The things you see:

A single shoe in the middle of the road.

A flicker of fear on a child's face.

A frayed cuff on an otherwise well-dressed man.

A door ajar, a stifled cry, a pleading look...

Walking down a crowded downtown sidewalk millions of stimuli flitting by like a school of tiny fish through loosely-woven net (for example), tens of thousands of objects will enter and exit your field of vision every second. Some of them you'll see; the vast majority you won't. The things you see, I won't notice. And vice versa. It's not that your vision is better than mine, or that I'm more perceptive. It's simply that from the millions of stimuli competing for your attention every minute, a certain few will snag on the fibers of your consciousness, while the rest flits by like a school of tiny fish passing through a loosely-woven net.

Why do you see the things that you see? Is it all just a swirling galaxy of chance? Or is there something deeper at play here?

"Do not stand upon your fellow's blood" commands the Torah (in Leviticus 19:16). Quoting the sages of the Talmud, Rashi adds the following words of explanation: "to see his demise and you can save him."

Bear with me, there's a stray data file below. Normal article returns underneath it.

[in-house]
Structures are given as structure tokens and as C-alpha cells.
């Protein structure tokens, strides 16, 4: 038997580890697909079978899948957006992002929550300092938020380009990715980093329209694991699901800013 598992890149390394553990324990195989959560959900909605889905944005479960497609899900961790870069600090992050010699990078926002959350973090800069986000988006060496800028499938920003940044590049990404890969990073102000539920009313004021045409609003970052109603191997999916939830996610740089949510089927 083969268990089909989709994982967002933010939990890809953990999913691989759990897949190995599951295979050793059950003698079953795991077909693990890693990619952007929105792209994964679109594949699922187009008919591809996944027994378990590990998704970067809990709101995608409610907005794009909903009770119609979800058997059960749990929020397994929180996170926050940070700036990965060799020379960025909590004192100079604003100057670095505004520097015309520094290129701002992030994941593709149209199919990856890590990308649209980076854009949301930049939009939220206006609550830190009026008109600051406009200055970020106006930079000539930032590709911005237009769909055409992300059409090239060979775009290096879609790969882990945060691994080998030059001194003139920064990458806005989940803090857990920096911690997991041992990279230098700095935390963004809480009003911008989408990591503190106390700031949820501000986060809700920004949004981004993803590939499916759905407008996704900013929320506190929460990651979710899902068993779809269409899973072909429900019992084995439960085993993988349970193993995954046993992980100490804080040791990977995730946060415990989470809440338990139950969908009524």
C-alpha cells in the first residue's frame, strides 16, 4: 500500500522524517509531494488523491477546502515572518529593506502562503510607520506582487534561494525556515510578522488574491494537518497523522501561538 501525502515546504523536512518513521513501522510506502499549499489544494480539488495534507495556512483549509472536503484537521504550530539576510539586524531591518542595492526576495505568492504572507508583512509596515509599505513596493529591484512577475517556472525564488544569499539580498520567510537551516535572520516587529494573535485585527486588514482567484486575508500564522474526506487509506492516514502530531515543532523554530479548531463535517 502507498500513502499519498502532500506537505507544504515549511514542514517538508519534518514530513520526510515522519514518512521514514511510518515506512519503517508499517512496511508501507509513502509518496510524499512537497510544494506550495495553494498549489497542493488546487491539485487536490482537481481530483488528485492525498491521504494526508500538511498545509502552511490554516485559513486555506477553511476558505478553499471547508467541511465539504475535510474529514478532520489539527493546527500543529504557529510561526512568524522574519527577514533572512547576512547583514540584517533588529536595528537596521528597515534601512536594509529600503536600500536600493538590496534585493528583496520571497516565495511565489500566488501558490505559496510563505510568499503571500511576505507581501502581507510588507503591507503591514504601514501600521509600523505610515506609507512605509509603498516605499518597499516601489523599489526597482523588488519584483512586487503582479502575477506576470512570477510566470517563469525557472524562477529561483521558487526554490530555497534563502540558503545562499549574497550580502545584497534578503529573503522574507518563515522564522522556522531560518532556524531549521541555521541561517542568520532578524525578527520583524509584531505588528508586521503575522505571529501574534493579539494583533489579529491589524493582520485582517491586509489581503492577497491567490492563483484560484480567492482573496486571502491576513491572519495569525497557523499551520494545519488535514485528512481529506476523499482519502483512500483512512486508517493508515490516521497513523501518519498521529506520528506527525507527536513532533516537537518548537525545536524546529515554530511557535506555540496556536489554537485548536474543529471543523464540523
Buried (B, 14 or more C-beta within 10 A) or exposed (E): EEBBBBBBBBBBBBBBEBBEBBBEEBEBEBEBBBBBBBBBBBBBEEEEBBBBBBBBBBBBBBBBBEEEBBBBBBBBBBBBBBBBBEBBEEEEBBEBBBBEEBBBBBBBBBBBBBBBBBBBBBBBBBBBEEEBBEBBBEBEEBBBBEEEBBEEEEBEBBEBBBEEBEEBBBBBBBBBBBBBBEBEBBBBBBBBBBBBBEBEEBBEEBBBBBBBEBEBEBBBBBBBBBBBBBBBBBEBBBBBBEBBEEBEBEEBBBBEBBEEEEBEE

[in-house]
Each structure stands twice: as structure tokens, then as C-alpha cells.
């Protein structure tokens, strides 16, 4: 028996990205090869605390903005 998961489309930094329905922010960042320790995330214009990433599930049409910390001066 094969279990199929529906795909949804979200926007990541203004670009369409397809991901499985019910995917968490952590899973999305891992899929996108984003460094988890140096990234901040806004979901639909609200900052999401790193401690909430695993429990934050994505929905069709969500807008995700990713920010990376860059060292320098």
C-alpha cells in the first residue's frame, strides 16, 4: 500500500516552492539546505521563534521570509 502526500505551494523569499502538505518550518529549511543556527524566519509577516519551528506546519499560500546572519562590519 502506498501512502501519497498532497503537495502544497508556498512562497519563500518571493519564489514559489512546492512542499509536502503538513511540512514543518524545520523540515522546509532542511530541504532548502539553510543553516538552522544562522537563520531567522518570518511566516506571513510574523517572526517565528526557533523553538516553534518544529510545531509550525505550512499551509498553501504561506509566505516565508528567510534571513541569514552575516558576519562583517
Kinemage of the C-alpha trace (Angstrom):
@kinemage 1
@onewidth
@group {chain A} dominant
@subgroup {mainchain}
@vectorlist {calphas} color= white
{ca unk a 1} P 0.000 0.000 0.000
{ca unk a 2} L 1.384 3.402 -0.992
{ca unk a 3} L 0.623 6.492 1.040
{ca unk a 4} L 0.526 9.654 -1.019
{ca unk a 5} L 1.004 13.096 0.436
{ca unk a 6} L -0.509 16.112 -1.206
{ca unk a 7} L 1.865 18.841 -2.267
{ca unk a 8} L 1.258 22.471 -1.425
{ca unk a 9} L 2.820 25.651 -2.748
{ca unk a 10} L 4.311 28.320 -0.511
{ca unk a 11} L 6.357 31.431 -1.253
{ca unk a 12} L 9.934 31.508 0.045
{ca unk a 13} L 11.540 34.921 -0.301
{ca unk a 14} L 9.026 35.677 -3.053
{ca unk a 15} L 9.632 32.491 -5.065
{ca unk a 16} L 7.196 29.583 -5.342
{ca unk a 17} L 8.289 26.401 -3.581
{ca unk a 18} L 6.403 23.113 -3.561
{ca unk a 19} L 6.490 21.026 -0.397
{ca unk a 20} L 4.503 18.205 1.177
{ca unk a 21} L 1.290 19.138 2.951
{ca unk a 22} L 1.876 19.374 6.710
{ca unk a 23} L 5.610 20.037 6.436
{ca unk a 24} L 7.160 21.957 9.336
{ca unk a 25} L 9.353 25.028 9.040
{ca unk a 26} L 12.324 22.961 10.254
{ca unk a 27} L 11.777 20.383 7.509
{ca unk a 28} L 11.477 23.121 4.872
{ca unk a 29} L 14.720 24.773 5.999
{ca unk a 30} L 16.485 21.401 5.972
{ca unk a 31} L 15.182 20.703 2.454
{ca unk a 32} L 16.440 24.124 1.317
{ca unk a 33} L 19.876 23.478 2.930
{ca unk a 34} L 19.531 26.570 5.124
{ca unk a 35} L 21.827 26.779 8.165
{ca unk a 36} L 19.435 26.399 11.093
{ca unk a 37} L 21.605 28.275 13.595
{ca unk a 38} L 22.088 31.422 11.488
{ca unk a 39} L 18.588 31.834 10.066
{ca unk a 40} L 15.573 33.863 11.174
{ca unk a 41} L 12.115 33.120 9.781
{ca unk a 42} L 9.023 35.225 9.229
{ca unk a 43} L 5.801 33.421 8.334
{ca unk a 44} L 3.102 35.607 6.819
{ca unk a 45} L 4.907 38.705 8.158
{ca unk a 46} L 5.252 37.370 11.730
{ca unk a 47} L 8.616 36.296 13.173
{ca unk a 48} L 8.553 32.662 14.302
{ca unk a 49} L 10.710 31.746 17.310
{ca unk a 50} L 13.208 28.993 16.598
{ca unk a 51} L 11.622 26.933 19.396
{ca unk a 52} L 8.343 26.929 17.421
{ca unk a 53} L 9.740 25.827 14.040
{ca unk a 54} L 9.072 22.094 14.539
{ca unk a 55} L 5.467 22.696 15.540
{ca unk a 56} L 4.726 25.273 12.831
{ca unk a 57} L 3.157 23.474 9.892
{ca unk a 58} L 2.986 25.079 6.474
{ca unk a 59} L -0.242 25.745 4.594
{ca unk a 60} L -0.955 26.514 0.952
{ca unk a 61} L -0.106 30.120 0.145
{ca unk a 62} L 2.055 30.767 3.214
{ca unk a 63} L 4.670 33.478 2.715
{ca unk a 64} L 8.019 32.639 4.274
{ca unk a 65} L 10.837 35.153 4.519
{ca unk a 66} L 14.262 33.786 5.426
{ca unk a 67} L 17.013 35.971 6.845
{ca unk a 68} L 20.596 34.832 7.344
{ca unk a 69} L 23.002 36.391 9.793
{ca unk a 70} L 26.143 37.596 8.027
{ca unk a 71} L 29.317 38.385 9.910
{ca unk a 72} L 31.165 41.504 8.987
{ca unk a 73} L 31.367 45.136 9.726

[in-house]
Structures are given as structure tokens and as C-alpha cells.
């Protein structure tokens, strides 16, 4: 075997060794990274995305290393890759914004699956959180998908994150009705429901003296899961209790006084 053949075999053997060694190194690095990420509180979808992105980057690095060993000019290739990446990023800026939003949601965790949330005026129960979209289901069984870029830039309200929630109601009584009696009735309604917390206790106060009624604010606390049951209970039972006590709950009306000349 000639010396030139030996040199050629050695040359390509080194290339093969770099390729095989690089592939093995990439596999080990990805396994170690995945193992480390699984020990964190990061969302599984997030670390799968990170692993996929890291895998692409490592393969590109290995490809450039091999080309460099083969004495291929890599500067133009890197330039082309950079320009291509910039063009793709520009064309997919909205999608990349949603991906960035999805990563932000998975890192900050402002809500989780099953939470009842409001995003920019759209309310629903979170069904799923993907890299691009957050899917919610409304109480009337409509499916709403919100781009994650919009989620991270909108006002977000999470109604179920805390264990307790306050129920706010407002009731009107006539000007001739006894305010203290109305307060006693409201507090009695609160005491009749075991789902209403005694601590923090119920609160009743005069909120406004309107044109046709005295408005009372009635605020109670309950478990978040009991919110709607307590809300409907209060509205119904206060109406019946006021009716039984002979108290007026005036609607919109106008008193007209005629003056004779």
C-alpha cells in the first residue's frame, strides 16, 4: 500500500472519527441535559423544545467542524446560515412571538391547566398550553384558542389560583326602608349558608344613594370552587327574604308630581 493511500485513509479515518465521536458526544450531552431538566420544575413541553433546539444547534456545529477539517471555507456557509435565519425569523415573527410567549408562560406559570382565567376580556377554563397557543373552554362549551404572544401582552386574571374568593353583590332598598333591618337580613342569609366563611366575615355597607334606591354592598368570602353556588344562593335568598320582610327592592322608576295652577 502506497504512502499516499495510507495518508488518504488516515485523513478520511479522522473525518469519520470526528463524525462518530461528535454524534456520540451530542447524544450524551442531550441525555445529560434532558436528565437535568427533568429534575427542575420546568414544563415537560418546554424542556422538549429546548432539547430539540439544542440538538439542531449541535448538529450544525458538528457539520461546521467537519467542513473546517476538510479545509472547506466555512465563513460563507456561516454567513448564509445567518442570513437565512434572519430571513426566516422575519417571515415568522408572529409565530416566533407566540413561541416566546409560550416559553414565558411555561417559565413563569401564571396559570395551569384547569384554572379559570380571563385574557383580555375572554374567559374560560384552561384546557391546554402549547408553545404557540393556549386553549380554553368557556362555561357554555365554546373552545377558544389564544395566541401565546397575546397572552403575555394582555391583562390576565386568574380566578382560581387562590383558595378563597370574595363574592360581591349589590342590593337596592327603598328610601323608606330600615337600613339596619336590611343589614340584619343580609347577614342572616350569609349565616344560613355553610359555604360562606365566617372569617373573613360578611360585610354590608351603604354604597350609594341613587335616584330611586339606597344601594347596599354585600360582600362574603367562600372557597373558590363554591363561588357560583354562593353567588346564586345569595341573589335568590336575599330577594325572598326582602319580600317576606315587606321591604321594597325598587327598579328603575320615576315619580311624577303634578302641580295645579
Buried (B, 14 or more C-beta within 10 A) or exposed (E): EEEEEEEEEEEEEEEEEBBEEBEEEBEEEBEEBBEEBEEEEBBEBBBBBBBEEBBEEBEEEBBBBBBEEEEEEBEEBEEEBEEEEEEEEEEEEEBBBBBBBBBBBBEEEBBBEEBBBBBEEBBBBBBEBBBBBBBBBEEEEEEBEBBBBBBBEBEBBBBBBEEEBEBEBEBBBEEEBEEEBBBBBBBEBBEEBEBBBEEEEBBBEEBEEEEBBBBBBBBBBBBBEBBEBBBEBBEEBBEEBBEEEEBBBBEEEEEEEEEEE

The simple meaning of this statement is clear. The Sages are telling us that the meaning of the Torah's instruction, "Do not stand upon your fellow's blood," is that it is forbidden to stand by and watch your fellow die if you can save him.

But there is a deeper meaning to the Sages' words.

In his teachings, the founder of Chassidism, Rabbi Israel Baal Shem Tov, greatly emphasized the doctrine of Hashgachah Peratit, "Specific Divine Providence." Specific divine providence means that not only did G‑d create the world for a purpose, but every event in G‑d's world, and every detail and aspect of every event, is specifically ordained and to serve a particular function within that purpose. Everything that happens is for a reason, and every aspect of every thing that happens—where it happened, when it happened, who saw it happen, how that person was affected by seeing it happen, etc., etc.--is also purposeful.

So if you see something, not only is what you saw significant, but also the fact that you saw it. Indeed, you could just as easily not have noticed. The fact that you did means that you can do something about it.

"To see his demise and you can save him."

If you see a fellow human being in mortal danger; if you see suffering or need; if you hear a cry for help that others fail to notice, that doesn't mean that you are more "sensitive" than they are. In fact, it stands to reason that there is an equal number of things which someone else will sense and you will not. It simply means that each person is shown and made aware of things in which he or she is meant to take a part.

...there are no tourists in G‑d's worldIn this world that G‑d made, there are no tourists—just local residents. There are no fans in the bleachers—only players on the field. No audience—just actors.

The things you see—the very fact that you saw them means that you can, and must, help in some way.